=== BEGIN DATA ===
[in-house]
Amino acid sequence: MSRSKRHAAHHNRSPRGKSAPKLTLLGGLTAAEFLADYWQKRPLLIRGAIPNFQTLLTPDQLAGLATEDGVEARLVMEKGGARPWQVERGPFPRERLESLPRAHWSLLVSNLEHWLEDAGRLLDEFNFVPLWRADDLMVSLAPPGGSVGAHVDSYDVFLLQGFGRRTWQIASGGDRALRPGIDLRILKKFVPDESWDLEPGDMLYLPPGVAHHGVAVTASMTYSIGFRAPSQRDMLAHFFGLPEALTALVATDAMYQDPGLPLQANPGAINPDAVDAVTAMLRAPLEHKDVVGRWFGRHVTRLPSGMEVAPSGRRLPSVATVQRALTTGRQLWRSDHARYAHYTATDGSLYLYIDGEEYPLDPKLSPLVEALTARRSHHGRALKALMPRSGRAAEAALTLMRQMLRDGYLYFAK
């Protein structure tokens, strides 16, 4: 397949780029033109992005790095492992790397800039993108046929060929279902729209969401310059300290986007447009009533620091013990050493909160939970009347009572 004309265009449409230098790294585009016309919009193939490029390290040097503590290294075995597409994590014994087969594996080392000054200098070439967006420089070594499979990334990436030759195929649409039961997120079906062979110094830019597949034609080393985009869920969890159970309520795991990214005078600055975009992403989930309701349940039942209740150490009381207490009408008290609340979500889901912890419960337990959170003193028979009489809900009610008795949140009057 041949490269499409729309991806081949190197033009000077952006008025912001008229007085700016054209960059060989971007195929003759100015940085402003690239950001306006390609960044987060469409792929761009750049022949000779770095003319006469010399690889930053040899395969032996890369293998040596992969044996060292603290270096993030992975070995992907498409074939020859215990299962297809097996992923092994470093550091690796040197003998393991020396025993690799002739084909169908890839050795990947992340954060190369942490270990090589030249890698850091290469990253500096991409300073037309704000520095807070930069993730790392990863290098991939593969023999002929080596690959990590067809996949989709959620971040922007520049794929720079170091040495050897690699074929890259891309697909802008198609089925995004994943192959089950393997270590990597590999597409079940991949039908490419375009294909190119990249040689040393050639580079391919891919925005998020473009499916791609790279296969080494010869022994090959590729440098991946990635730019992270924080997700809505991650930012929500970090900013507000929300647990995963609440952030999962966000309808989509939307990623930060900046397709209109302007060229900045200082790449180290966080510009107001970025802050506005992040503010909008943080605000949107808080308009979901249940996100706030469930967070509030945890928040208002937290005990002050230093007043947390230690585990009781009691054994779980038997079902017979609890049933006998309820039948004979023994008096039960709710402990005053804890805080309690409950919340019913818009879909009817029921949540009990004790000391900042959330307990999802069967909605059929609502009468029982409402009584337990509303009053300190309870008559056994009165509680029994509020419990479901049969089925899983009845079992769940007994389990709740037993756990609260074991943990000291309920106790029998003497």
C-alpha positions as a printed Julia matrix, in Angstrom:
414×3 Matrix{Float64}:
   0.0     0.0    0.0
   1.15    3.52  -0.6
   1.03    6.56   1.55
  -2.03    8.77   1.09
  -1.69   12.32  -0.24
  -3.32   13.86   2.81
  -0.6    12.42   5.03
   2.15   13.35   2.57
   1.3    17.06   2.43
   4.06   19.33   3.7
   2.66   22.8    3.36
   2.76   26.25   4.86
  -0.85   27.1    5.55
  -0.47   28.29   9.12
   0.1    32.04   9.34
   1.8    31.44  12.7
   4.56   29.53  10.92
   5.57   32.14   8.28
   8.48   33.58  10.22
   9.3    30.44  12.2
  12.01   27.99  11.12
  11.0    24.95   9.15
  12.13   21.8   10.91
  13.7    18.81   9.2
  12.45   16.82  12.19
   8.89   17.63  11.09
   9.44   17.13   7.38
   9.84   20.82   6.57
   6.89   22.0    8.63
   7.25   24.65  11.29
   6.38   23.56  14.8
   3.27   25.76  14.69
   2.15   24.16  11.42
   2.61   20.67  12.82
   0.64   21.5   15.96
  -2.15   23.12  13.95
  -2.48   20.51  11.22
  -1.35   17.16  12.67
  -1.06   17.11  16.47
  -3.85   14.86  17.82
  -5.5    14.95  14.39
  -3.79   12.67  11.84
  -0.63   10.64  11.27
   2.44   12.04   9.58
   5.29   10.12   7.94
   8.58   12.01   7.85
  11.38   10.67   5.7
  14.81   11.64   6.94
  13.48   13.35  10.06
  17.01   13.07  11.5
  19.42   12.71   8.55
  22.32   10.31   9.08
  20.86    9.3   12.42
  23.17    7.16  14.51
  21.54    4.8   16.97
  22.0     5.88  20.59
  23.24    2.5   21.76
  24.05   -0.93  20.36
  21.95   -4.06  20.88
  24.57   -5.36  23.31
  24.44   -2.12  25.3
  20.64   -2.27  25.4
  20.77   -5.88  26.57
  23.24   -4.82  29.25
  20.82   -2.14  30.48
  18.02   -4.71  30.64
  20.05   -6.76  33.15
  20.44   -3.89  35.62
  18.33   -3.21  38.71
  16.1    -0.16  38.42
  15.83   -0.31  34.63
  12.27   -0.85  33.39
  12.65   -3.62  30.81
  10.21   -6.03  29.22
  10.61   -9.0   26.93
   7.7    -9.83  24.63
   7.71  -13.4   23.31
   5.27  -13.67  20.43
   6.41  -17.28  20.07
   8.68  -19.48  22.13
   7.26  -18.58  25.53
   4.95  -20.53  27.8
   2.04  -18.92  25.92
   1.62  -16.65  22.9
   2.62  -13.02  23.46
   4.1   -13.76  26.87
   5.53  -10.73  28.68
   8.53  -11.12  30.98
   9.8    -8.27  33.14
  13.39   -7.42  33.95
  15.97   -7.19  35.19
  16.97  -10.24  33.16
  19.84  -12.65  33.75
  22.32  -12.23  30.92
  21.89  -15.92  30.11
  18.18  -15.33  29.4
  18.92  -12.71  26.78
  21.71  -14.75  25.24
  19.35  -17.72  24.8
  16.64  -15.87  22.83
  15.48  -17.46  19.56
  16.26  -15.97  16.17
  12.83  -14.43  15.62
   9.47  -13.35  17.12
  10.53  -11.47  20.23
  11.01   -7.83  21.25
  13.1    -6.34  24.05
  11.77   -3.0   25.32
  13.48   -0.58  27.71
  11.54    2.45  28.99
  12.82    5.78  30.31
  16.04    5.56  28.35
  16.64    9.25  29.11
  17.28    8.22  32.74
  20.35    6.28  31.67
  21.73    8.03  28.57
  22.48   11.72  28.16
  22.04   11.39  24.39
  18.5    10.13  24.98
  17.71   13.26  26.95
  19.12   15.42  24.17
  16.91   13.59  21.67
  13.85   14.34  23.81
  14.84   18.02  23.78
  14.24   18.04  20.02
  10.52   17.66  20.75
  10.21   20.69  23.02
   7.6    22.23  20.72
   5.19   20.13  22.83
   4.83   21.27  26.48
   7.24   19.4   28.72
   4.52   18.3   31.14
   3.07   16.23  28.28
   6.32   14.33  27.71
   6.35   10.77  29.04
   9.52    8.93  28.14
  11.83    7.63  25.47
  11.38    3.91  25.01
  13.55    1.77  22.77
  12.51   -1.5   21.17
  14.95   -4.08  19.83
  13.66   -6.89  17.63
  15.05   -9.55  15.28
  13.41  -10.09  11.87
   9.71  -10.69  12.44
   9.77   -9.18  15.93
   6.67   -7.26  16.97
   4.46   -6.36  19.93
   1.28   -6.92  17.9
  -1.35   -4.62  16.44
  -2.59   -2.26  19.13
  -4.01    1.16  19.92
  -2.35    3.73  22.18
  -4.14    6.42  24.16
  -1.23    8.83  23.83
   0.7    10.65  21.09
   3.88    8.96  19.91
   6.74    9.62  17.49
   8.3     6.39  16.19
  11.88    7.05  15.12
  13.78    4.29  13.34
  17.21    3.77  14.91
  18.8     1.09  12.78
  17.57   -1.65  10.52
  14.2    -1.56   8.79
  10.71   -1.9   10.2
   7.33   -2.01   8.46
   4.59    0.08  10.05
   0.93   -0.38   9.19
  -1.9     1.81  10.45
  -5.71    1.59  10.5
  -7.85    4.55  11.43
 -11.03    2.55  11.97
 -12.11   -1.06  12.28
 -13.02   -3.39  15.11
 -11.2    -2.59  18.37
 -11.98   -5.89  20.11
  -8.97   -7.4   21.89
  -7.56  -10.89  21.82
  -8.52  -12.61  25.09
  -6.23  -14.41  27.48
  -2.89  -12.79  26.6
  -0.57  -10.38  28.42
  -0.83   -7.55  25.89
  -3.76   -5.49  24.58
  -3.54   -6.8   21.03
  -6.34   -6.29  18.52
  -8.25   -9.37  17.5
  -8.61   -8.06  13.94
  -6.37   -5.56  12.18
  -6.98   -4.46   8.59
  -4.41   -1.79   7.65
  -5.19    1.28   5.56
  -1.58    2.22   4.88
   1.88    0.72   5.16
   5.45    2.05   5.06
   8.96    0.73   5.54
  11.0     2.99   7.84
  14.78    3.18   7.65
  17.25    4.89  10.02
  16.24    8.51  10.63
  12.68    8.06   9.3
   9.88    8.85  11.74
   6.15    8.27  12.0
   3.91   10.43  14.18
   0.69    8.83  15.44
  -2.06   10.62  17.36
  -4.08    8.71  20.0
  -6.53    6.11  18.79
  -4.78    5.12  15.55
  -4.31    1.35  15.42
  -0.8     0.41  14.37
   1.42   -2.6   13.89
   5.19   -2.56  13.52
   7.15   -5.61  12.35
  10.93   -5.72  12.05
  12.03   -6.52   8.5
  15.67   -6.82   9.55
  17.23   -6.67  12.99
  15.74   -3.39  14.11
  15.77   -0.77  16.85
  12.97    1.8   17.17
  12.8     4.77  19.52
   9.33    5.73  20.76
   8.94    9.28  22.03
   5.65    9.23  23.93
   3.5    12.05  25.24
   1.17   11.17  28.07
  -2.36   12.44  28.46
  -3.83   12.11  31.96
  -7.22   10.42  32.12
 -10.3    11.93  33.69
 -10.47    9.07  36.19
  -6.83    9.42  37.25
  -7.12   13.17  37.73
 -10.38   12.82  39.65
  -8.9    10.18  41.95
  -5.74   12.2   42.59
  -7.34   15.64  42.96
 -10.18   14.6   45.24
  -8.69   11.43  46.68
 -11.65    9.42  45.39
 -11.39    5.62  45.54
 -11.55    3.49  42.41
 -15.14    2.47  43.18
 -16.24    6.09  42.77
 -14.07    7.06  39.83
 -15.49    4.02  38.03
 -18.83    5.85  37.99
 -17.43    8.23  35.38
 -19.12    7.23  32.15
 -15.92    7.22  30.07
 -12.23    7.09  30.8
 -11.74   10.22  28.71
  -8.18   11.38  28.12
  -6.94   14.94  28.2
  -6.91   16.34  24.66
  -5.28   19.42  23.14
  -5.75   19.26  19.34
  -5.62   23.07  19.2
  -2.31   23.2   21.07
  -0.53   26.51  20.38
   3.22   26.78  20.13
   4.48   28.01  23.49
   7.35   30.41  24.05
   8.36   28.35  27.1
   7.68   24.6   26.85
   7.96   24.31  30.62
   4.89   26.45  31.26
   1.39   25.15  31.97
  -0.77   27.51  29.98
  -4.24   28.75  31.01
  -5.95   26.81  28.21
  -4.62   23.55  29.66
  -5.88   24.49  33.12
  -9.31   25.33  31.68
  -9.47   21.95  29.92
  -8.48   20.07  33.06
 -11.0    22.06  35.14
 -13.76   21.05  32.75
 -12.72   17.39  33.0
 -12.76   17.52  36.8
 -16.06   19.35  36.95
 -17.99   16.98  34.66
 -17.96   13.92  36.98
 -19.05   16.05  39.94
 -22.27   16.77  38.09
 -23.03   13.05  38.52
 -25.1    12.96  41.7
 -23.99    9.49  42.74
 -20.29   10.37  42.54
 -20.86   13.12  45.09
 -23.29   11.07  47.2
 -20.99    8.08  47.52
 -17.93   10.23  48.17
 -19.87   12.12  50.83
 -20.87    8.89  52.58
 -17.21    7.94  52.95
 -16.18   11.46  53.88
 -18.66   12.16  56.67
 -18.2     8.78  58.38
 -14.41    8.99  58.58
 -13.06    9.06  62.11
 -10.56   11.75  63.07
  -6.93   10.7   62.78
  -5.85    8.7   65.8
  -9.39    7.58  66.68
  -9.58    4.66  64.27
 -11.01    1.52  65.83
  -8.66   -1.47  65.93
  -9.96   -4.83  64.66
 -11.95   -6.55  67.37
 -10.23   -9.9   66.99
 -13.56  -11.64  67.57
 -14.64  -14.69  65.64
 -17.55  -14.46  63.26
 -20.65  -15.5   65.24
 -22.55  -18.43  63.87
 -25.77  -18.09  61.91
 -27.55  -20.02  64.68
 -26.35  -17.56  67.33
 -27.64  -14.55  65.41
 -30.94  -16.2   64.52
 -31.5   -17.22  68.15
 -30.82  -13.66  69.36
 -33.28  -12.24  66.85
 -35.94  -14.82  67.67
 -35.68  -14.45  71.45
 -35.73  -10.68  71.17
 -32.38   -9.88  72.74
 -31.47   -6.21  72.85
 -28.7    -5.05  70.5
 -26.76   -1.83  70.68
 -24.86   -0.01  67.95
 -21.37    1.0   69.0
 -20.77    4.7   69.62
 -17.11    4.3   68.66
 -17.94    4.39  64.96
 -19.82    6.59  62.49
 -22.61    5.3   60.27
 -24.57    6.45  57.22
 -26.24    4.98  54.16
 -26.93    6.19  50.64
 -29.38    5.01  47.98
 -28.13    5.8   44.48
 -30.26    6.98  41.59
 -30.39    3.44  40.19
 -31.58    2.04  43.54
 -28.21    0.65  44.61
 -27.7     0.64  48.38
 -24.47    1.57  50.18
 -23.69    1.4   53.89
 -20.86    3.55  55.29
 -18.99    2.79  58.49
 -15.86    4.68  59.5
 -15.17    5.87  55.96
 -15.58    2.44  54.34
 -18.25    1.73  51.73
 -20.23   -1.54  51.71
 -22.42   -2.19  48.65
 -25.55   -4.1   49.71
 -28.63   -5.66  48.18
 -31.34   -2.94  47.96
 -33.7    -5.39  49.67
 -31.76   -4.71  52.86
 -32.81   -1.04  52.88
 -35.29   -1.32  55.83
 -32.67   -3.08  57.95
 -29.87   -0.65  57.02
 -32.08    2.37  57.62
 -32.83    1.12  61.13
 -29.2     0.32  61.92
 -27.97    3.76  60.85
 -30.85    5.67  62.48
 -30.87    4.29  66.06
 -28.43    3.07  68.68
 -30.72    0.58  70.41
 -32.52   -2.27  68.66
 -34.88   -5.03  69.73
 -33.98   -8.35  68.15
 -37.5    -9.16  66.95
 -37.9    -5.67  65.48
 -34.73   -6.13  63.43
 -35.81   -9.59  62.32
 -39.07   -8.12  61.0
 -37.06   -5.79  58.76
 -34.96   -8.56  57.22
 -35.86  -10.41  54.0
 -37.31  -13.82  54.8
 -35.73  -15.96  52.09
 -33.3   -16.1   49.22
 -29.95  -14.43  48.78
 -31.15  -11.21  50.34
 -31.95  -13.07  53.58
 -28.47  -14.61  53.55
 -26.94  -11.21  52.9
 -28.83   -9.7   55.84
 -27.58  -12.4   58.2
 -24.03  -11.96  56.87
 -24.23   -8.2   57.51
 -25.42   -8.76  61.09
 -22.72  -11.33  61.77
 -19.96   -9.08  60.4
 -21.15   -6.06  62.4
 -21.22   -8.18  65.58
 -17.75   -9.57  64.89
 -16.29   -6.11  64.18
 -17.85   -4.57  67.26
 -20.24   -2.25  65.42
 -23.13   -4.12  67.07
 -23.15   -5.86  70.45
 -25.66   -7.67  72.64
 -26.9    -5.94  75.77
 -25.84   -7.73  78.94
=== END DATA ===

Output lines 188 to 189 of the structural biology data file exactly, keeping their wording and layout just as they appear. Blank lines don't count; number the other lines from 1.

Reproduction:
  -0.57  -10.38  28.42
  -0.83   -7.55  25.89